Cold war American propaganda

Documentation on Early Cold War U.S. Propaganda Activities in the Middle East from the National Security Archive.

    WASHINGTON, D.C. – The National Security Archive at George Washington University today published on the World Wide Web documents concerned with an early Cold War campaign to win hearts and minds in the Middle East, launched 50 years before current efforts to achieve United States “public diplomacy” goals in the region.

    Soon after the events of September 11, the administration of George W. Bush announced a wide-ranging campaign to improve the image of America in Arab countries and in the greater Muslim world. One year later, its results appear unimpressive: a recent Pew Research Center poll found increasingly unfavorable international views of the U.S., “most dramatically, in Muslim societies.”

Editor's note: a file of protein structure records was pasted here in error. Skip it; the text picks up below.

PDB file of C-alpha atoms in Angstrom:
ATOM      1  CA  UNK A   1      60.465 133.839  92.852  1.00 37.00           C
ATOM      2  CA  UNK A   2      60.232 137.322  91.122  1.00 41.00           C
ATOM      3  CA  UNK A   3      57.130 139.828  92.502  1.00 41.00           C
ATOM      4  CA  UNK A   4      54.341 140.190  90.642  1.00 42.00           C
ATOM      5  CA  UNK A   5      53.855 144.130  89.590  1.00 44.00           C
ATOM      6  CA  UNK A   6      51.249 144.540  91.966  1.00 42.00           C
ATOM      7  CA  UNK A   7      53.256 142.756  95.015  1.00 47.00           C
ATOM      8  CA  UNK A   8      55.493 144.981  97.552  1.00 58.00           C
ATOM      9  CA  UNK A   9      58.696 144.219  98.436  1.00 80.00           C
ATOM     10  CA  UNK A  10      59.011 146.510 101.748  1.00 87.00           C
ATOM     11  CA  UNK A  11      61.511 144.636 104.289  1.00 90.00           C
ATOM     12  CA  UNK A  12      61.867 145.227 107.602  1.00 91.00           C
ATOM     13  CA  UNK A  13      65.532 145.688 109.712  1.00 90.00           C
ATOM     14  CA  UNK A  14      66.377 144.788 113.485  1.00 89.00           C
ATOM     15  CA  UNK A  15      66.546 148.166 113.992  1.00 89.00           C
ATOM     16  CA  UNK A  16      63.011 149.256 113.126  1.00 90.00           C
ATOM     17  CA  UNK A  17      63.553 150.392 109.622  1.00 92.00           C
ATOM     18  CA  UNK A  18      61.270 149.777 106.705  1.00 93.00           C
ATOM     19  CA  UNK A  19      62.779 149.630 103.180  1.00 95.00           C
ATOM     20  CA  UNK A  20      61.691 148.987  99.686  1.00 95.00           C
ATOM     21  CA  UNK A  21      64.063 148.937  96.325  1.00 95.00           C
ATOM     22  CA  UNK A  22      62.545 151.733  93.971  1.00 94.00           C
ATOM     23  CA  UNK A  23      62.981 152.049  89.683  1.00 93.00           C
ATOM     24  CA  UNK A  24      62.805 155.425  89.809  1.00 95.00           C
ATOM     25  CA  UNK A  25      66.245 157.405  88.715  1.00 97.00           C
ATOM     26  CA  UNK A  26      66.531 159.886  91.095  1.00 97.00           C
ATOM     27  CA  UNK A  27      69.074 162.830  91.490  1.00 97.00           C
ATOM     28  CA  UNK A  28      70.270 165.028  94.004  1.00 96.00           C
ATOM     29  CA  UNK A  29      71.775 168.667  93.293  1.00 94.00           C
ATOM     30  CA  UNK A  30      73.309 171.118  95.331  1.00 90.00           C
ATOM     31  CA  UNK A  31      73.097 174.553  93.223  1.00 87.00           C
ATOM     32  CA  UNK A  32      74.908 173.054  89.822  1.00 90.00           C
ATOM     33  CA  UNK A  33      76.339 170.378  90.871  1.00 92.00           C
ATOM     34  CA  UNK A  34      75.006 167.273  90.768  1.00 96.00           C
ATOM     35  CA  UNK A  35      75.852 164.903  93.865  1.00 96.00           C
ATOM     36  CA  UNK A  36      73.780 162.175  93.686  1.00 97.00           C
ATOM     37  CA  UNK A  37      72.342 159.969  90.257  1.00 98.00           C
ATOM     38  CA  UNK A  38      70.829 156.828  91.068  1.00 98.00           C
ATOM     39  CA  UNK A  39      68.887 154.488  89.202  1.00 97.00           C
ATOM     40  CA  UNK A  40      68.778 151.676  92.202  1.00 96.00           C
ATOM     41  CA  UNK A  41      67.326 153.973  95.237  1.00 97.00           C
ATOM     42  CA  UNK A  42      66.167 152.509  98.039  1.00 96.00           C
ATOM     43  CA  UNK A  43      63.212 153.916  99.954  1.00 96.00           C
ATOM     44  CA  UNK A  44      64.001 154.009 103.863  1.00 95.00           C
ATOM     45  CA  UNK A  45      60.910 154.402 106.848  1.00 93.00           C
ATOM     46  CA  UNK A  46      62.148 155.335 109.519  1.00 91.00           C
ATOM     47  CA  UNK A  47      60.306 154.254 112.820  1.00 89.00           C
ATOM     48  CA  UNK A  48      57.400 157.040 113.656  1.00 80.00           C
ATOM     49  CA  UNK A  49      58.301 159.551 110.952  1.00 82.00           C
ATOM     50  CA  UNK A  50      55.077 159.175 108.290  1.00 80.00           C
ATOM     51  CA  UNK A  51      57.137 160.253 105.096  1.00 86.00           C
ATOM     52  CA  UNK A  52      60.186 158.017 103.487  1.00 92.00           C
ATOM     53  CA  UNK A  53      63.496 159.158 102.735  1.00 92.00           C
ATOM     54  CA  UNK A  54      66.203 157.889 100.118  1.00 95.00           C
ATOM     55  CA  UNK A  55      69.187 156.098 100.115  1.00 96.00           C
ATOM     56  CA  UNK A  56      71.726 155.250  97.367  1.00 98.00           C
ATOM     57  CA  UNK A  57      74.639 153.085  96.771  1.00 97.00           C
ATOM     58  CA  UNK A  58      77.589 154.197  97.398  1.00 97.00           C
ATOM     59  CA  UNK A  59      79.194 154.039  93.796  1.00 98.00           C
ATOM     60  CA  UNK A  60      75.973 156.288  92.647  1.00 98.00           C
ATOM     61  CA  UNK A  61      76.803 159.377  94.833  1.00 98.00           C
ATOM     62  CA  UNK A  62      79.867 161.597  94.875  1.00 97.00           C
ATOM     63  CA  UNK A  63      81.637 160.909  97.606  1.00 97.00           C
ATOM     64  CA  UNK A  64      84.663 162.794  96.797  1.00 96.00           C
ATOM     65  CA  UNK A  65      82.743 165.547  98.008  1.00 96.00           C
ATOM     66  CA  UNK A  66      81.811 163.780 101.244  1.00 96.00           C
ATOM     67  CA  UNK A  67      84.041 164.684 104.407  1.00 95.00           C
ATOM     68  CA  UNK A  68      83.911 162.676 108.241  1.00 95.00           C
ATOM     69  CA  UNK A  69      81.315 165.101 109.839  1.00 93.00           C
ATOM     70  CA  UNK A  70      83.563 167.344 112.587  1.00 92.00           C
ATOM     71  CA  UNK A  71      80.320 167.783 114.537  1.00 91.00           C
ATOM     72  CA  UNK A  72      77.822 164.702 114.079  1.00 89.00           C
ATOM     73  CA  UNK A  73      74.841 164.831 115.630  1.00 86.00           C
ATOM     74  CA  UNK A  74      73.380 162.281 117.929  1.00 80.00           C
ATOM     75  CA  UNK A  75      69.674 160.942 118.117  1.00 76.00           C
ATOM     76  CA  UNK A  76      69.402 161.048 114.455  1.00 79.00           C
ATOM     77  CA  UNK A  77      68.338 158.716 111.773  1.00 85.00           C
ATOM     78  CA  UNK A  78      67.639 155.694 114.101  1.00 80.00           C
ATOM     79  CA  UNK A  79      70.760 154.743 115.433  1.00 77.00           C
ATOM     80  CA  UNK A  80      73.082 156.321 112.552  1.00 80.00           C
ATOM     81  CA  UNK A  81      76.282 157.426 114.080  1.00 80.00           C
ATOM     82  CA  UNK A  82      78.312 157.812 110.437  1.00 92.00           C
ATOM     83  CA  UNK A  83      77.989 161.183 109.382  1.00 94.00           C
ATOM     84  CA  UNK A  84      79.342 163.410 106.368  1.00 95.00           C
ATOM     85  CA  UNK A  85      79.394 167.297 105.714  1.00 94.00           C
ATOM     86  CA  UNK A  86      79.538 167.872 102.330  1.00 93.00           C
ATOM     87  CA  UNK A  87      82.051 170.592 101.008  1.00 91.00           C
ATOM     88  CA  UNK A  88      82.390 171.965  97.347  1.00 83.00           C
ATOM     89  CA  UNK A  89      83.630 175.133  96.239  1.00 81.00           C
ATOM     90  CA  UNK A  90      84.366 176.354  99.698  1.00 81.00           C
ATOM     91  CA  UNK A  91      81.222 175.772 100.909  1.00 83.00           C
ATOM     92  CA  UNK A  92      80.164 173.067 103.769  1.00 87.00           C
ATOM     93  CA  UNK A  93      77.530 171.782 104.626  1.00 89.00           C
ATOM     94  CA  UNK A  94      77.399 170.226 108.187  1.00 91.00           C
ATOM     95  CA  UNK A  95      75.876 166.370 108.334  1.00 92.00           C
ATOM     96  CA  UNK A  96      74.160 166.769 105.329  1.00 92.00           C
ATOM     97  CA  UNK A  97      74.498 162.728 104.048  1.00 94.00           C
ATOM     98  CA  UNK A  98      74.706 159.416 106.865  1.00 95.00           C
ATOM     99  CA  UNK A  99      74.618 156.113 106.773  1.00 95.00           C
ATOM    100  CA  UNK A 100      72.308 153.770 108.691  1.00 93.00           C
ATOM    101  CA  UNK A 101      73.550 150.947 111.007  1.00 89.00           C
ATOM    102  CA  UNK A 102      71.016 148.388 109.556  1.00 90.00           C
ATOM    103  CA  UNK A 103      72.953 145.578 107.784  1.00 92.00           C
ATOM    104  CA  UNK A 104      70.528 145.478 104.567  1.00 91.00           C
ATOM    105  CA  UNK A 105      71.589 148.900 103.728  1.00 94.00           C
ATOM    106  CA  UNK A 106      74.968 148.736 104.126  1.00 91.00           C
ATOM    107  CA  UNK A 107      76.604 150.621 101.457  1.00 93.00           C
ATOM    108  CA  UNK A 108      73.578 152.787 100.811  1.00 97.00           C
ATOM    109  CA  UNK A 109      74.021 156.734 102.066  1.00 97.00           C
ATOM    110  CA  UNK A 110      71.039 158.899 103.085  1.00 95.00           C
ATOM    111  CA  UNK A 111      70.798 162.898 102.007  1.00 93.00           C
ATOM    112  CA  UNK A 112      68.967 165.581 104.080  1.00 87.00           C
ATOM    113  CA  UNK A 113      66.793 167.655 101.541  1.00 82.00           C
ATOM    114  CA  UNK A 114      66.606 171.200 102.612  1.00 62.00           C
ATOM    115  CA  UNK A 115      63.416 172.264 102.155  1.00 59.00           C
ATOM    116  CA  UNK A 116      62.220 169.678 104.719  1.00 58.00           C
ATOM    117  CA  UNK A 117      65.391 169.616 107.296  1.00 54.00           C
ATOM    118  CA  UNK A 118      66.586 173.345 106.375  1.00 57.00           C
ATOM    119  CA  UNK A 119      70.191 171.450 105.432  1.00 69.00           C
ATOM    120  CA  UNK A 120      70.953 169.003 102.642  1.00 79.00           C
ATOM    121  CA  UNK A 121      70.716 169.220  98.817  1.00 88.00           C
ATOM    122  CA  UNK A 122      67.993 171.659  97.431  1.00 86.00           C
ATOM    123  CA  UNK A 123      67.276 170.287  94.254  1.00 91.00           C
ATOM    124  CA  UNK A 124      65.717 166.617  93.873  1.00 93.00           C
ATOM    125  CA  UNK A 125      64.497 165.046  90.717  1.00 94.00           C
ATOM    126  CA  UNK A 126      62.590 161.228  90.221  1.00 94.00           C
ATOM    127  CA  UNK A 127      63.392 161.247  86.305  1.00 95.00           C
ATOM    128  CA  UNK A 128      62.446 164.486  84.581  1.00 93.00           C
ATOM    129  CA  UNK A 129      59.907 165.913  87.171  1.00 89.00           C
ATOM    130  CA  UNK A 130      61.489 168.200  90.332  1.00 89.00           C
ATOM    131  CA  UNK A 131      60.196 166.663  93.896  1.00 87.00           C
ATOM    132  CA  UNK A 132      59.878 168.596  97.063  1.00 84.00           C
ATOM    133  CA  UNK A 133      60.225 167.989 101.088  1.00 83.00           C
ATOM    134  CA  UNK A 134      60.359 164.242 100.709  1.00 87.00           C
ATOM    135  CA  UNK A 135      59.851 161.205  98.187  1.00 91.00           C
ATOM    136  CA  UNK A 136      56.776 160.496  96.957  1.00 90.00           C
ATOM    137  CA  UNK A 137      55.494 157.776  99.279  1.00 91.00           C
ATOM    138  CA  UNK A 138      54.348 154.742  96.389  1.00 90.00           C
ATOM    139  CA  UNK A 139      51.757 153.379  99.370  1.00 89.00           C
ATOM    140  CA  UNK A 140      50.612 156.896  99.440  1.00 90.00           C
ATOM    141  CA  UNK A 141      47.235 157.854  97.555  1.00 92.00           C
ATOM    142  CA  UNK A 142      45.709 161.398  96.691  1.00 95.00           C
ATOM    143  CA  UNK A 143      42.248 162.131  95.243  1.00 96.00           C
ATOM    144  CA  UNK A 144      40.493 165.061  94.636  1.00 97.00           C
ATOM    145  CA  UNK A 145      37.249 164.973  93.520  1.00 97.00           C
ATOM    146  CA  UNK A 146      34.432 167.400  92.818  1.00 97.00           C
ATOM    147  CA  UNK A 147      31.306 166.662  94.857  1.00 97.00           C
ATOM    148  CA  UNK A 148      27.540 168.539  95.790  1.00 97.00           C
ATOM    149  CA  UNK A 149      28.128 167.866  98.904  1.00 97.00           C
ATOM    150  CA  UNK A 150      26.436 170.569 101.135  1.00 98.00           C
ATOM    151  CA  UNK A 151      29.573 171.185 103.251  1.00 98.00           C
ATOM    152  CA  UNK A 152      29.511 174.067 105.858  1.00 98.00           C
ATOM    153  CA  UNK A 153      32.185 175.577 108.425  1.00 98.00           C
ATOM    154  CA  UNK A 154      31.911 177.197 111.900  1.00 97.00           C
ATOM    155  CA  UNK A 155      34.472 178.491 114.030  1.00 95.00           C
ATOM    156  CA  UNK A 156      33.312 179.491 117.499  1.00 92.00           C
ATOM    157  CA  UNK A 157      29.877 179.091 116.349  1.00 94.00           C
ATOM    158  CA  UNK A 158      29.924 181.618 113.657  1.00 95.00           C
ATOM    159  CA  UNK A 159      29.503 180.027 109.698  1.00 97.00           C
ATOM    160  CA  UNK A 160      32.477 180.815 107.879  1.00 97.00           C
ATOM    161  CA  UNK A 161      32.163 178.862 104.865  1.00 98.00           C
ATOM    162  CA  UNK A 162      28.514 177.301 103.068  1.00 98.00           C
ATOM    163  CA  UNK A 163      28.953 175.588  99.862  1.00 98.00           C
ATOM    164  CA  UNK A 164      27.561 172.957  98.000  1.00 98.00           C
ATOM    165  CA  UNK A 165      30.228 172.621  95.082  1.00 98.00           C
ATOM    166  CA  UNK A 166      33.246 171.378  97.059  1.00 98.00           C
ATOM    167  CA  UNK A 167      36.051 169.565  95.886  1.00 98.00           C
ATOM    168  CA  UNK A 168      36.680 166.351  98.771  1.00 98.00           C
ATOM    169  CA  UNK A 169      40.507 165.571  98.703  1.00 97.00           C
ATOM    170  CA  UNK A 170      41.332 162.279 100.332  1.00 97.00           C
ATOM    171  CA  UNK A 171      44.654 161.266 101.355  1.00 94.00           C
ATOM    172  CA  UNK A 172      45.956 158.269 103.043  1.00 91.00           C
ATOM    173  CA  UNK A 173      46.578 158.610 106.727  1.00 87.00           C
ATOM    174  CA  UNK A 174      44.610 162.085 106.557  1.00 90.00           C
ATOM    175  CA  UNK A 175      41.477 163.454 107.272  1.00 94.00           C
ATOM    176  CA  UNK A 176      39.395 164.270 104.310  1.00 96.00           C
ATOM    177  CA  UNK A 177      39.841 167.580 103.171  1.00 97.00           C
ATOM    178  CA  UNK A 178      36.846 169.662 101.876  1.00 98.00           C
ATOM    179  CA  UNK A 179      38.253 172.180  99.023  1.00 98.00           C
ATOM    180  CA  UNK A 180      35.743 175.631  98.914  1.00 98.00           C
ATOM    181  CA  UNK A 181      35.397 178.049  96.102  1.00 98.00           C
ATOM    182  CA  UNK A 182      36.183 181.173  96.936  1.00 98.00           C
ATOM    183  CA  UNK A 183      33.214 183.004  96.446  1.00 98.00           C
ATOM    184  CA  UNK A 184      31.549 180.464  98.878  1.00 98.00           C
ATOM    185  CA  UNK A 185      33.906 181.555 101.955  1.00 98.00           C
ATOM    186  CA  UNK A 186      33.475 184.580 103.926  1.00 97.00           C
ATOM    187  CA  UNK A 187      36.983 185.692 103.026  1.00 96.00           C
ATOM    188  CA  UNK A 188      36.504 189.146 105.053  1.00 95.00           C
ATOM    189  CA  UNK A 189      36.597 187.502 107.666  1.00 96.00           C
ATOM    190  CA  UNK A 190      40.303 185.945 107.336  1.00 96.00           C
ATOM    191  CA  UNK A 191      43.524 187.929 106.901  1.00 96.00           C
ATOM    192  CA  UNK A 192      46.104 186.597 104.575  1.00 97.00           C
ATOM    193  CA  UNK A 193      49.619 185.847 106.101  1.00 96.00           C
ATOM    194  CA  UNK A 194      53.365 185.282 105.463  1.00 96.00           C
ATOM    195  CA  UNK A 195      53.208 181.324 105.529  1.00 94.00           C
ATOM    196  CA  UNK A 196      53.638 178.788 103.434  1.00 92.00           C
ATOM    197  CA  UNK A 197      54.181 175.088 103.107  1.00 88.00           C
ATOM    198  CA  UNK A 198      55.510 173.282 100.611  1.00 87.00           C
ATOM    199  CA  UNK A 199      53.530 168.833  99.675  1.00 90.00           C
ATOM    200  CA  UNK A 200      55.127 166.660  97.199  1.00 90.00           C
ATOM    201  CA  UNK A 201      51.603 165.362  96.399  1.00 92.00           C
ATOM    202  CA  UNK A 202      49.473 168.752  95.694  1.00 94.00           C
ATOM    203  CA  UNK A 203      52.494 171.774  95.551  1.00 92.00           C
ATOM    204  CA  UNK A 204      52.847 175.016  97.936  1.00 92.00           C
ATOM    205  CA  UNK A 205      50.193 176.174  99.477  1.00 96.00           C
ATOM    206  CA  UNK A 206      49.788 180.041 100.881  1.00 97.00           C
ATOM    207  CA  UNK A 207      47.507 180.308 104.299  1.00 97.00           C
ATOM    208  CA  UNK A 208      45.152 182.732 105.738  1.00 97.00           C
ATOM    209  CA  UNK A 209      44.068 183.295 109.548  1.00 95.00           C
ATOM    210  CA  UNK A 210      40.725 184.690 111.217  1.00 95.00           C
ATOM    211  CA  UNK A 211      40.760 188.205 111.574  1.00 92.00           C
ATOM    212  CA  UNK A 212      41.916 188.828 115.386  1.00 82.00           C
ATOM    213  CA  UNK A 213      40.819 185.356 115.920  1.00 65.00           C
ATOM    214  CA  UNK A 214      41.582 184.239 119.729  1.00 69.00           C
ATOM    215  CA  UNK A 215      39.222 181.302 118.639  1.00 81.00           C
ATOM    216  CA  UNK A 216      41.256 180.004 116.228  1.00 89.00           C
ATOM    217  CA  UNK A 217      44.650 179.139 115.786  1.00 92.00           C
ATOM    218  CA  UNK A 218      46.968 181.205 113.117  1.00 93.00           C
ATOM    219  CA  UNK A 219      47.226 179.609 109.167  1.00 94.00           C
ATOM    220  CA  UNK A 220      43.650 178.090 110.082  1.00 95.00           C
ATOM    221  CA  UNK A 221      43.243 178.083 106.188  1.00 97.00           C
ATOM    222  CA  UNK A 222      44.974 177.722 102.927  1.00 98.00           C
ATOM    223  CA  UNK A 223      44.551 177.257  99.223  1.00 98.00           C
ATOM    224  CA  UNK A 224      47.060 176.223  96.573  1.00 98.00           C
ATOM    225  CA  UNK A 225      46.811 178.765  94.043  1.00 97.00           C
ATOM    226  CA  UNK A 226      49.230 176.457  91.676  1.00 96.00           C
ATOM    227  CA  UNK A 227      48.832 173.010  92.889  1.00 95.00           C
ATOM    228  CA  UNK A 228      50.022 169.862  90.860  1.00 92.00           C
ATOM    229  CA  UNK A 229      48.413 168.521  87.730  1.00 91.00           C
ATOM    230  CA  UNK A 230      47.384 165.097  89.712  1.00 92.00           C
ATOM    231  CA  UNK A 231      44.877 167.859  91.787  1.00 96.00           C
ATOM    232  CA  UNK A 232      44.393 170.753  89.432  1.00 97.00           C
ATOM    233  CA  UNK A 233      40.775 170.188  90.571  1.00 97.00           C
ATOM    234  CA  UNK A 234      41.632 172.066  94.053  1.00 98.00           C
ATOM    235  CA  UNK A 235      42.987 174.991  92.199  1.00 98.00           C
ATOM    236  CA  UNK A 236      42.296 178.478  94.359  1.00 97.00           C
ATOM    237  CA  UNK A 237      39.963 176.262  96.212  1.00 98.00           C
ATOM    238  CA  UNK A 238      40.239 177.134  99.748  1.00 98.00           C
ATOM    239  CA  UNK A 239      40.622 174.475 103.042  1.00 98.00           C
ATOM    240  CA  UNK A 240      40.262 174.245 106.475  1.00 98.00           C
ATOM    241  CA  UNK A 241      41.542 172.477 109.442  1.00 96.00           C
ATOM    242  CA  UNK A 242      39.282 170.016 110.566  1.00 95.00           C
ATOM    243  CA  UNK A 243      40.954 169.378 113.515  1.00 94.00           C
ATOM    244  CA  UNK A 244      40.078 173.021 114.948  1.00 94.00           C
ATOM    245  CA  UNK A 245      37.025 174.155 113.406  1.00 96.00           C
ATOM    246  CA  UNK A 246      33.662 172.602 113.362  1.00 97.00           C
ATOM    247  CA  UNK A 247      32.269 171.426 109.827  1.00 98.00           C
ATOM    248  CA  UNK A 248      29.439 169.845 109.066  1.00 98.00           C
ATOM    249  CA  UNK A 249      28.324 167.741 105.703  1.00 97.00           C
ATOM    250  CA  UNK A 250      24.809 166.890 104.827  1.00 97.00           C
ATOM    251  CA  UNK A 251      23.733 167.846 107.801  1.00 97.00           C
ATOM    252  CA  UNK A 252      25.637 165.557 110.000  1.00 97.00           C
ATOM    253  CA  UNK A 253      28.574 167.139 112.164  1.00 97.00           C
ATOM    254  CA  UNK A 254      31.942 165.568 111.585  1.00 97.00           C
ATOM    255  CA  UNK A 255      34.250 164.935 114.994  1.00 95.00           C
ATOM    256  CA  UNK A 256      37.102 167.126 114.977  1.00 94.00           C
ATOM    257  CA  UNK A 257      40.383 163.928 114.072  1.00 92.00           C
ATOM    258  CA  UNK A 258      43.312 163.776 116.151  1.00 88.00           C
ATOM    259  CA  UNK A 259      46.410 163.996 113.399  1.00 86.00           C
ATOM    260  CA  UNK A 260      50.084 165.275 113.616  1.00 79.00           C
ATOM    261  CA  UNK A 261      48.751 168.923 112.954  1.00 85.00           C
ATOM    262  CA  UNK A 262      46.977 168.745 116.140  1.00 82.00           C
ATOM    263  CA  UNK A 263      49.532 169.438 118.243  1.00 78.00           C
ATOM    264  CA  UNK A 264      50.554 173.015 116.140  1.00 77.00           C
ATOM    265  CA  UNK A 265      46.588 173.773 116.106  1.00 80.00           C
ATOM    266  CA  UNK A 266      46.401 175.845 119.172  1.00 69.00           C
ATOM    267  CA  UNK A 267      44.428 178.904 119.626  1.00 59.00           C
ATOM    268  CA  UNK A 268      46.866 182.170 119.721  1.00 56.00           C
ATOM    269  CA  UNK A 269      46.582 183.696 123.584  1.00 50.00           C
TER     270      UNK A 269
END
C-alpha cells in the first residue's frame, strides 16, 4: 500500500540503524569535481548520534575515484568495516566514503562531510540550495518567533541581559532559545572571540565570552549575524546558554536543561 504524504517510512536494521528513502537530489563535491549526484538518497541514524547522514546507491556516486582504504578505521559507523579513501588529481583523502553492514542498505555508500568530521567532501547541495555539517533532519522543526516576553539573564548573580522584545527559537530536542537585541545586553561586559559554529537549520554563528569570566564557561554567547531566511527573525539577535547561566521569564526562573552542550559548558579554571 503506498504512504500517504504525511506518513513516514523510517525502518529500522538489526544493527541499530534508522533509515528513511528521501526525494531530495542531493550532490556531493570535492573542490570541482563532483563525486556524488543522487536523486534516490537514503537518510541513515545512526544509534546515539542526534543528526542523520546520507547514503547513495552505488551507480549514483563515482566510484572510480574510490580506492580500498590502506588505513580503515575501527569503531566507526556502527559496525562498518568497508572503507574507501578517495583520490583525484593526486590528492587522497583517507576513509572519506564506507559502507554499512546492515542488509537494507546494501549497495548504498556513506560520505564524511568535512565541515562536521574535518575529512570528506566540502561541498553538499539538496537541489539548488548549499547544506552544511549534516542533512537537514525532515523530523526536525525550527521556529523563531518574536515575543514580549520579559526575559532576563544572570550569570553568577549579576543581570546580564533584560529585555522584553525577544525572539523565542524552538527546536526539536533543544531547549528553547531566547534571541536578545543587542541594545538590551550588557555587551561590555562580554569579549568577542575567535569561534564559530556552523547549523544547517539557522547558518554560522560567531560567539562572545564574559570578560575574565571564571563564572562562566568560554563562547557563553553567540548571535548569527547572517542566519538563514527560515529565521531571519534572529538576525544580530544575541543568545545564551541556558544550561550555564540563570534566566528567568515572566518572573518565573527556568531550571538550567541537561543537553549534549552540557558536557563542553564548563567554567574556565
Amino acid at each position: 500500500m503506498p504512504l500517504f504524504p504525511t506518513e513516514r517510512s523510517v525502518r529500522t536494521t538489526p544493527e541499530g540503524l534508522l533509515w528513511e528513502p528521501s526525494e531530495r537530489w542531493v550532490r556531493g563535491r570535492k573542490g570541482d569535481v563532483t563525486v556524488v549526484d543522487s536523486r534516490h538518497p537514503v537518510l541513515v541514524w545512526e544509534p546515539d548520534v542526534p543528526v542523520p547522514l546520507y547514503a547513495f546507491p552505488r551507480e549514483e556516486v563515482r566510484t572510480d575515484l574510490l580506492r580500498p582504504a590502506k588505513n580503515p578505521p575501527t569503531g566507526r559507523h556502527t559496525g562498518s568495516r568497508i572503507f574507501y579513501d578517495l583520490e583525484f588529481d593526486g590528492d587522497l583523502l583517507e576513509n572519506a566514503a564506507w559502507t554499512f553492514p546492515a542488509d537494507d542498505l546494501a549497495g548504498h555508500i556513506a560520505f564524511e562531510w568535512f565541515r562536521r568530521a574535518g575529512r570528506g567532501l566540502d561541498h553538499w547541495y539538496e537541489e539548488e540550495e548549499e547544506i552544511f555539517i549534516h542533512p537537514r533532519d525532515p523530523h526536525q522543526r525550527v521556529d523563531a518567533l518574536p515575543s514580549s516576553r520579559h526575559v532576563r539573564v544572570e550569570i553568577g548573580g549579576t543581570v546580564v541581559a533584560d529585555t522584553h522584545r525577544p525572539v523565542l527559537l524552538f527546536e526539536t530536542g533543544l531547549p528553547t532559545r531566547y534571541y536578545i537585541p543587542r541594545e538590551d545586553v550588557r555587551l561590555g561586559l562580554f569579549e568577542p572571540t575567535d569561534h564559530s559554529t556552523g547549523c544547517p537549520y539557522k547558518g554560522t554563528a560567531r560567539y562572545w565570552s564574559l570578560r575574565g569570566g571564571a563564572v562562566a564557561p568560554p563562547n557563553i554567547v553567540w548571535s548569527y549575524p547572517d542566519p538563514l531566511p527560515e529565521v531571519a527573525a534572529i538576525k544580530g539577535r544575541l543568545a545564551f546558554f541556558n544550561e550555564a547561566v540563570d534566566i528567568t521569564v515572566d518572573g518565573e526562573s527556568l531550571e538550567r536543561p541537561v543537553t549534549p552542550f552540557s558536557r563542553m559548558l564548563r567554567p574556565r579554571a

The documents collected here describe an earlier program to expand and revitalize American propaganda directed at the Middle East, and the methods that were utilized, including graphic displays, manipulation of the news, books, movies, cartoons, activities directed at schools and universities, and exchange programs. U.S. propaganda efforts were assisted by collaborating governments, the news media, academics, publishers, and private associations. The documents show that many of the factors that generated resentment of the U.S. during the 1950s, and that impeded the effectiveness of U.S. propaganda, have persisted into the 21st century.

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